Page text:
Finally, there is no indication that, in accepting and counting the survey questions from the 1,040 lawyers, there was any effort made to determine the kind of lawyer answering the question. That factor apparently was not weighed when the survey reached the conclusion that “Florida lawyers” either “agreed” or “disagreed” with the many survey questions calling for opinions rather than facts. We all are aware that many lawyers “own” all or a part of a “firm” (with a wide variety of firm size and specialties) or may be involved in a solo practice. But many lawyers work for the government or for private enterprises (which they may even own) rather than be involved in the traditional “practice of law.” Some lawyers may only practice law part time. Some lawyers may be active in Bar activities or be members of firms with lawyers also members of the firm who are also very active in Bar activities. Some lawyers may be active in pro bono organizations while others may just “give money.” Some lawyers may be wealthy; some may be poor; some may be on the way up; some may be on the way down. Yes, some may be 87 years old like me, while others may be less than 28 years old as I was when I started trying to be a lawyer. Why is this important? If the survey reports results from only very unique individuals, it is unfair to people who rely on the survey as doing its best to represent what significant percentages of Florida lawyers actually believe or actual facts about Florida lawyers.
I personally frankly think that without knowing a lot more about the people surveyed, it is impossible to give any weight to a question like the one about whether “their work and personal life has good balance.” Without knowing more about the persons who answered the question, the fact that 67% say “yes” while 23% say “no” is totally useless. It cannot be argued that the survey answer has any actual value to the Bar. The risk is that it may only convince readers that the entire survey is useless, even to the Bar who created the survey, including the question involved.
An article appearing in the April News headlined “Florida lawyers ‘more positive’ about the Bar,” says 3,850 lawyers, or approximately 3.6% of the Bar membership, were “randomly selected” for the “2019 Membership Opinion Survey,” and 1,039, about. 97% of the membership, responded. Based on that random sampling of less than 1% of the membership, the survey concludes, “[a] great majority of Florida lawyers are pleased with The Florida Bar’s stewardship of the legal profession.”
The article breaks down various percentages of the less than 1% of respondents’ answers to various questions. For example, we are told “72% of respondents [about 748 or. 69% of members] agree the Bar is a supportive and cohesive organization interested in the well-being of its members (up from 67% two years ago), compared to just 11% who disagree.”
The Bar’s director of Research, Planning and Evaluation says, “[t]he survey results show a very high level of member satisfaction, which is reflective of both the efficient and effective leadership of the Board of Governors and Bar leaders, coupled with a dedicated Bar staff.” Despite what seems like a very small sampling of the Bar membership, the director declares, “the error of estimation rate is just over 3% at the 95% level of confidence.” Maybe so, applying an arcane formula, but wouldn’t a larger sampling of the membership be more supportive of the conclusions? And, isn’t it concerning that even with the tiny sampling generally favorable in its view of the Bar, “[m]ore than half of respondents (52%) report that the public’s view of lawyers and the legal profession has become less favorable in the last five years”?
As a member of the Bar for almost 45 years, I have never seen the organization less “cohesive” (see, e.g., Letters in the March and April News arguing pros and cons of Bar support for “social justice” ideology), and that may be reflected in the small response rate and the declining public view of the profession. But, nobody asked me — or 99% of the members.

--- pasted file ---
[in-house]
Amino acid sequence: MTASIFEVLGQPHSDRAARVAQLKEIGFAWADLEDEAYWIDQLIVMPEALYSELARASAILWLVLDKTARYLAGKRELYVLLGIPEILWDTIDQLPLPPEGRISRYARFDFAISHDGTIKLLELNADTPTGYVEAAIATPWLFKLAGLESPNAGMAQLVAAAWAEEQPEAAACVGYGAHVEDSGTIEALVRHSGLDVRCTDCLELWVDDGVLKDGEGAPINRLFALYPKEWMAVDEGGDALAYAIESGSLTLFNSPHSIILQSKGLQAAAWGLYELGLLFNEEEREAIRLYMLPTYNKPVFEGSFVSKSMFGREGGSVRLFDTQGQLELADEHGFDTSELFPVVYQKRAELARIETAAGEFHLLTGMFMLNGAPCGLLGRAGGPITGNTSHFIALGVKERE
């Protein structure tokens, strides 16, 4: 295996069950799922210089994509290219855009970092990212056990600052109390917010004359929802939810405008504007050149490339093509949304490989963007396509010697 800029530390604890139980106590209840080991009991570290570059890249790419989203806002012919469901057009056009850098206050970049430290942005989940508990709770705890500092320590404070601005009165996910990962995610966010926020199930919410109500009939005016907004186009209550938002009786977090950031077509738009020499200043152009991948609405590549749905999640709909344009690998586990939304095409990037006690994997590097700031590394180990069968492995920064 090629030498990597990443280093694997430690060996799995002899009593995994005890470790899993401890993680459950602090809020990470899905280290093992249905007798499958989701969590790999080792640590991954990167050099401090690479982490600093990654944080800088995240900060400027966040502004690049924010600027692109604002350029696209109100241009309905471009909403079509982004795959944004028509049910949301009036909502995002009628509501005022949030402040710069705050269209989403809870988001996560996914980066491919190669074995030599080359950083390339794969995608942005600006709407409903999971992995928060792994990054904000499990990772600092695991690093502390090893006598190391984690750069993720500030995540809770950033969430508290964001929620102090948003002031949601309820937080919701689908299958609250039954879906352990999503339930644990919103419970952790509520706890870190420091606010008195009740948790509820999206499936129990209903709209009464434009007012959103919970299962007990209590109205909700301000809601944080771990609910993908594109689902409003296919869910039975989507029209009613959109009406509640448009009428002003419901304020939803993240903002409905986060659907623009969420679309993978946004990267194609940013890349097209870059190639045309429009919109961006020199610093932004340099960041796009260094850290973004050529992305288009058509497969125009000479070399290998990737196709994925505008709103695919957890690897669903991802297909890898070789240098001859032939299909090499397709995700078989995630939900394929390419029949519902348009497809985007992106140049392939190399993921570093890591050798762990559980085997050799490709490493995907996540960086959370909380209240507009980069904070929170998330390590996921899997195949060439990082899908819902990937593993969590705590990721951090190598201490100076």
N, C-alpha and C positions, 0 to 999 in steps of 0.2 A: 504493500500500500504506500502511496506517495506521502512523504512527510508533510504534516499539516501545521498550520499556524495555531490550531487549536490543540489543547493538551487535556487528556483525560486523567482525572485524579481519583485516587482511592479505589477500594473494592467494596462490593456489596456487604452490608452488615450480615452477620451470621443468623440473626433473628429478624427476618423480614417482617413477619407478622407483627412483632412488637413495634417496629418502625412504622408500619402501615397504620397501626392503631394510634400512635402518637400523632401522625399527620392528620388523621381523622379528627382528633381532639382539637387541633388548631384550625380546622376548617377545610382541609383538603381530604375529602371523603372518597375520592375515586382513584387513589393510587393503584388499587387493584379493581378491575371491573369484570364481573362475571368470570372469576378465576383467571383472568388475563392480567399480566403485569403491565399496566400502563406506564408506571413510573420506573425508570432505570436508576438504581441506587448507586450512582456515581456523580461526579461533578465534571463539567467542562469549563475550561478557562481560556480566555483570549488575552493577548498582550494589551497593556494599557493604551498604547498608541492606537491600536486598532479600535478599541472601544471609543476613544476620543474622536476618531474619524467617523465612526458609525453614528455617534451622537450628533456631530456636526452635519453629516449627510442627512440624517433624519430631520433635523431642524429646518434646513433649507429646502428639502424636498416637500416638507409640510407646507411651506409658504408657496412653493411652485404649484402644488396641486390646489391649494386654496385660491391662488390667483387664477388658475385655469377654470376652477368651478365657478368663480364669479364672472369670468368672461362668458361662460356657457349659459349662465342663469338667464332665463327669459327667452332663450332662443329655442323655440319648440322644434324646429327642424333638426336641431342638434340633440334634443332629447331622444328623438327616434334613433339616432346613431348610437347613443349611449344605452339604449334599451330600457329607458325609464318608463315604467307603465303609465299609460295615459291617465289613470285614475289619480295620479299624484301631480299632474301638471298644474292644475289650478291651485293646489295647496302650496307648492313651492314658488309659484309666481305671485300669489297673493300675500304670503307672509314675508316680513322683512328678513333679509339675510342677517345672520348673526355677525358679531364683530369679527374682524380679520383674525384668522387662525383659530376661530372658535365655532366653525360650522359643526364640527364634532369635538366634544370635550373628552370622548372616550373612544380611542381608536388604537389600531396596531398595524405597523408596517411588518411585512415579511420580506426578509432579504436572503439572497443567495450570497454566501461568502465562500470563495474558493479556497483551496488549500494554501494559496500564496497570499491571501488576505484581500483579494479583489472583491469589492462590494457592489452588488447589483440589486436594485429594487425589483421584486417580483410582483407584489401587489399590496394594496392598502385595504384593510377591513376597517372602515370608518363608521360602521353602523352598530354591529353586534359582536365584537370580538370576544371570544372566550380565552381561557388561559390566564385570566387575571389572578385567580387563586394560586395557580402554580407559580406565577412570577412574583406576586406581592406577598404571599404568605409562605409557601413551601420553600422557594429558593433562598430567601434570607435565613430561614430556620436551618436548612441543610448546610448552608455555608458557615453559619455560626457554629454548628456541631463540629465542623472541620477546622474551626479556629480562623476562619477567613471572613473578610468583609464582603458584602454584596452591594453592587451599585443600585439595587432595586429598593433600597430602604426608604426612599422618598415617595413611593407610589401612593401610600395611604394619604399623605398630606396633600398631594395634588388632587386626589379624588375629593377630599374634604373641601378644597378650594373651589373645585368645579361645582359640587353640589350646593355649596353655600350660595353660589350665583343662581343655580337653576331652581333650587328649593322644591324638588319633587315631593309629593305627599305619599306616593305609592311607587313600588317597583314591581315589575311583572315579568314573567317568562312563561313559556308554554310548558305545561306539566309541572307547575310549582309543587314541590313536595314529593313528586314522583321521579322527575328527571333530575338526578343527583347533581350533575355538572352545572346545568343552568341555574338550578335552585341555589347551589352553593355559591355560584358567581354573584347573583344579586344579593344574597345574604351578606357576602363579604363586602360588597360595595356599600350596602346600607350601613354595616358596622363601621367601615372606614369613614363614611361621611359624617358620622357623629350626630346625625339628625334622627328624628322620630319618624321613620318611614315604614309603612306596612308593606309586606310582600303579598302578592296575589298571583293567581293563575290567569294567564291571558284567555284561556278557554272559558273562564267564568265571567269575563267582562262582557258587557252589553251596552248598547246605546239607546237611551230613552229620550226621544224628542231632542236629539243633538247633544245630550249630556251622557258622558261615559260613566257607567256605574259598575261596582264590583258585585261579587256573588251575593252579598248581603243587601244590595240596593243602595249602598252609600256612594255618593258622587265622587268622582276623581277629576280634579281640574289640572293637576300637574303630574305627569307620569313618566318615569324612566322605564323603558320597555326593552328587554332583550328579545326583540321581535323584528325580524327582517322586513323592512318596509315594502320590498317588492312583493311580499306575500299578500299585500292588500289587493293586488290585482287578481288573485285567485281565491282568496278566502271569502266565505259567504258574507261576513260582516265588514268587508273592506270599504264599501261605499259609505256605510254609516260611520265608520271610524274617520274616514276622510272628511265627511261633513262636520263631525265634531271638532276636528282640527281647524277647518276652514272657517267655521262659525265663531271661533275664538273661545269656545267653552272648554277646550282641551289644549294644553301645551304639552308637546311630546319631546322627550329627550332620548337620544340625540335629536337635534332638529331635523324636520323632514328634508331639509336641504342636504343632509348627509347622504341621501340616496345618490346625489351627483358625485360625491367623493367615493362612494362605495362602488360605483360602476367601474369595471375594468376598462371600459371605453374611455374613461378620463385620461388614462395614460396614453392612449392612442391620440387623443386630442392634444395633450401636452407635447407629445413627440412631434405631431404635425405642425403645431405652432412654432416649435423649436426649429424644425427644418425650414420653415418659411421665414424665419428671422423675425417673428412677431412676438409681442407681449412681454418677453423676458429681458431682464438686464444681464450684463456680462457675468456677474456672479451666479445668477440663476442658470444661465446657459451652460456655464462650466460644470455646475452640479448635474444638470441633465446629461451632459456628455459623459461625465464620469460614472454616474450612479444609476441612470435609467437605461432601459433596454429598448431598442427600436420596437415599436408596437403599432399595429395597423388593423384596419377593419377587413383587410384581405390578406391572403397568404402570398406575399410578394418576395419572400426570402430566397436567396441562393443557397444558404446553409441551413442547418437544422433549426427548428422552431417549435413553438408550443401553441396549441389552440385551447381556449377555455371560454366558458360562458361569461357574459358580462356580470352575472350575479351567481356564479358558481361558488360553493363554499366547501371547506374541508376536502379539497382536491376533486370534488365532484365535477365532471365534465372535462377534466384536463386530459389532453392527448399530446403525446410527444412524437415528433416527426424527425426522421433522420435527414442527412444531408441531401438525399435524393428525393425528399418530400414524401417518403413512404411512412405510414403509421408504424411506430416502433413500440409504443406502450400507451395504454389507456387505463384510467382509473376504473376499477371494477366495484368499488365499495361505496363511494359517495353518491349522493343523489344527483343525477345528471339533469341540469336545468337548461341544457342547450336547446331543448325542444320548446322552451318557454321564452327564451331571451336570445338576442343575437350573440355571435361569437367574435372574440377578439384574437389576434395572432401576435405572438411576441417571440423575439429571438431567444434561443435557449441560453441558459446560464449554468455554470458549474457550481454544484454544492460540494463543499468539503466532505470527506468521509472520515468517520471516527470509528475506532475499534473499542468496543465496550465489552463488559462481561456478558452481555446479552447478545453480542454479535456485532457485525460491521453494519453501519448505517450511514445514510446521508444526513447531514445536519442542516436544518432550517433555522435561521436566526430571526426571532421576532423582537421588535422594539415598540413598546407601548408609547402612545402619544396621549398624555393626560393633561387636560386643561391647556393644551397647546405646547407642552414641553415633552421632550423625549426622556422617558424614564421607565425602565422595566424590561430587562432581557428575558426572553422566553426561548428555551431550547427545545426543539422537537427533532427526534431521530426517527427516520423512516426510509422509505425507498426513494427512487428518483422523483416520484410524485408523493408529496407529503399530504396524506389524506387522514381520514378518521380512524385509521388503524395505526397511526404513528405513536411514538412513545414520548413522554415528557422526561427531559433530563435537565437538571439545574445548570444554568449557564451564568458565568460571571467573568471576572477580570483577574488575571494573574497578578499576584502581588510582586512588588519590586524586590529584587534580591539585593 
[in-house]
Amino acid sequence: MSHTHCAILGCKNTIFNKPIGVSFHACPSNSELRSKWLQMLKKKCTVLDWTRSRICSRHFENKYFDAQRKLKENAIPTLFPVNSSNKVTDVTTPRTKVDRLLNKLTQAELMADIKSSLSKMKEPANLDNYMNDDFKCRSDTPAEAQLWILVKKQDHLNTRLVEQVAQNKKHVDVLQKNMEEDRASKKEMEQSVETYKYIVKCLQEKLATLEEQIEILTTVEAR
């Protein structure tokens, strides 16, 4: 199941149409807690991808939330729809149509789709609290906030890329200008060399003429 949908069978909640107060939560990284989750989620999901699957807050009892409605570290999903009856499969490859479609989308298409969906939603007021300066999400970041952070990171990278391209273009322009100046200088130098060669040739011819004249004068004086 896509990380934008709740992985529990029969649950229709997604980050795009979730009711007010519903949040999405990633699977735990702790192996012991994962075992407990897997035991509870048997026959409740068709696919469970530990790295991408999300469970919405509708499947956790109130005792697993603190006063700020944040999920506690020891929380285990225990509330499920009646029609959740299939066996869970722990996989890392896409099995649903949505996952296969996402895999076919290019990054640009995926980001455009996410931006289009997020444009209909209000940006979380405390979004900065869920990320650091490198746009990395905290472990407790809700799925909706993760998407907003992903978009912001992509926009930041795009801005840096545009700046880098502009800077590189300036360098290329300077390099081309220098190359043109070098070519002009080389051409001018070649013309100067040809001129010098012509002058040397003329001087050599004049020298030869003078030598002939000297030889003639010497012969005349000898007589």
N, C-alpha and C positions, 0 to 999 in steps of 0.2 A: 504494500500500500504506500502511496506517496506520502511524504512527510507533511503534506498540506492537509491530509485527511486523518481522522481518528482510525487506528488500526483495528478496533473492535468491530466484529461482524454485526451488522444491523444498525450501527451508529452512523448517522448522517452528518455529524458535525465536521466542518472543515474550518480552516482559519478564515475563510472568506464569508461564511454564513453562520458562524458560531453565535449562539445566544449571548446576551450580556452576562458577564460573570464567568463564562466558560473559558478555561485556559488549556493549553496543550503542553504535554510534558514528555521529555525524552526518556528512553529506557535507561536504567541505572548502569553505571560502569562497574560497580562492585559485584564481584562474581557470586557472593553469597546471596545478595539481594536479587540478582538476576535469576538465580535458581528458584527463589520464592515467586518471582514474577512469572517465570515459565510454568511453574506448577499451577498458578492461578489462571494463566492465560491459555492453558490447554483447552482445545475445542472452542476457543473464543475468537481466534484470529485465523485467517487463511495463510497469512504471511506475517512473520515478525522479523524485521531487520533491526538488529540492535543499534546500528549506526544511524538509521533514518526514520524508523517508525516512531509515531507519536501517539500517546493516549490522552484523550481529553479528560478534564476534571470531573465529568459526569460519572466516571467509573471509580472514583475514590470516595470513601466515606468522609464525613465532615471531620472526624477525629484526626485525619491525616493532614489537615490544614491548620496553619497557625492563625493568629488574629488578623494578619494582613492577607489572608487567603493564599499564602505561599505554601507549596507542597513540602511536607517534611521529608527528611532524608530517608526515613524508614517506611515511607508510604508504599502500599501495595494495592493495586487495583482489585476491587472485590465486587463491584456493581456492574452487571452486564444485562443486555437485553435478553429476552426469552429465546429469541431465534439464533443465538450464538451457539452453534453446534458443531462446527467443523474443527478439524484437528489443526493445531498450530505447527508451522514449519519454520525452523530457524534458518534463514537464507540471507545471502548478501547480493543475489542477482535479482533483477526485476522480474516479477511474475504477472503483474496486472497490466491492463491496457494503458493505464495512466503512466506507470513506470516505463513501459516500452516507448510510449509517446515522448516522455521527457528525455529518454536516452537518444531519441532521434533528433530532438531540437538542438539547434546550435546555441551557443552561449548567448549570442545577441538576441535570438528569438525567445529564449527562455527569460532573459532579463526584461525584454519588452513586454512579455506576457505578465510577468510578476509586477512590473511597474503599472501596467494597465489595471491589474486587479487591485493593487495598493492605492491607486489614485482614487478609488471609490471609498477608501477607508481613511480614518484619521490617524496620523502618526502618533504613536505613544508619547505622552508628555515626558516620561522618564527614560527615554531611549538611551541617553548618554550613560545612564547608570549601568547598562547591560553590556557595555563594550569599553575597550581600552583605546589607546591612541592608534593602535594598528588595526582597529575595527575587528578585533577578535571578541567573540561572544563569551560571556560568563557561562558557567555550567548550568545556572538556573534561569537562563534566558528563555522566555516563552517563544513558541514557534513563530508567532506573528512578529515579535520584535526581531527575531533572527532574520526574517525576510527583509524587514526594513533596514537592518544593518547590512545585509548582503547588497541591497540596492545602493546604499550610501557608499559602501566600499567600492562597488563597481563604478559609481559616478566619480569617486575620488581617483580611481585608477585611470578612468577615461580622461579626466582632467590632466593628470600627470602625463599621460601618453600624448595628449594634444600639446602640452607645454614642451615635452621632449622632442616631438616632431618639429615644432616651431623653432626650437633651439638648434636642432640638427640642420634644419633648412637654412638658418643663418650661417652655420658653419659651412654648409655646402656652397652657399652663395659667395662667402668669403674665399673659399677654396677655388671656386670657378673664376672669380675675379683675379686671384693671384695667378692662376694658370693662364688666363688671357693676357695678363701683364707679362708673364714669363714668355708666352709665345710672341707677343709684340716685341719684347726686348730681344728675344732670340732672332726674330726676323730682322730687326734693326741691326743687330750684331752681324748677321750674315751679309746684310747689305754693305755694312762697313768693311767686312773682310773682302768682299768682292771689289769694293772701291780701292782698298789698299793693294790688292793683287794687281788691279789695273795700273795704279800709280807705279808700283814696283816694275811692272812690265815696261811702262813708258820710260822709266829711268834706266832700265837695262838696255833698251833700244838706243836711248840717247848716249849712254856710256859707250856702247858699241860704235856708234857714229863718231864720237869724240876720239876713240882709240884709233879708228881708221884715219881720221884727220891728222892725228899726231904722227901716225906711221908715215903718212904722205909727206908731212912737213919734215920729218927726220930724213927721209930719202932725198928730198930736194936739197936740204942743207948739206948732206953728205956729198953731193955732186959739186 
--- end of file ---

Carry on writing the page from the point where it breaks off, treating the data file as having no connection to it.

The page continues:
St. Pete Beach
(Editor’s Note: Mike J. Garcia, director of the Bar’s Research, Planning & Evaluation Department responds: The procedures used for the 2019 Florida Bar Membership Survey follow the standard and acceptable procedures used in scientific polling, and the methodology that was used to create the sample conforms to the standard practices of competent survey research.
Most important though, the sample for this survey was chosen at random, which means that each Florida Bar member in good standing had both an equal and independent chance of being selected for this particular sample, which is the fundamental principle of survey sampling. Any sample created where the individuals do not have equality or independence in selection cannot legitimately be used to make inferences to the full population from what is observed in the sample.
The number of Florida Bar members in good standing that were selected to participate was based upon historical responses to Florida Bar surveys as a goal was to produce a sample of similar size to past surveys. As examples, the 2017 Florida Bar Membership Opinion Survey had a 25% response rate. The 2018 Economics & Law Office Management Survey had a 21% response rate. The 2019 Florida Bar Membership Opinion Survey had a 27% response rate.
Another important point of emphasis is that, once a random sample was drawn, the demographics of the participants were compared to the distribution of demographics of Florida Bar members in good standing. This comparison revealed that the demographics of the potential survey respondents did not differ by more than 1% from the population demographics.
Additionally, when the demographics of those Bar members who actually responded to the survey were compared to results of The Florida Bar’s 2017 Opinion Survey, the results of The Florida Bar’s 2018 Economics & Law Office Management Survey, and the demographic information that is maintained by The Florida Bar’s Membership Records Department, the sample for this survey was nearly identical to all three comparison points. All of these findings help to increase the confidence that the sample was truly representative of the population of all Florida Bar members in good standing.
In looking at just the pure numbers, the sample size of 1,022 is significantly higher from what would normally be used for a survey of this nature. In fact, statewide polls often run in the 400-600 response range, while national polls often run in the 800-1,000 response range.
Therefore, the percentage of overall Florida Bar members who responded should not be an issue as, in a survey where the sample is drawn from an infinitely large population, the percent of individuals in the sample rarely ever exceeds 1% of the population.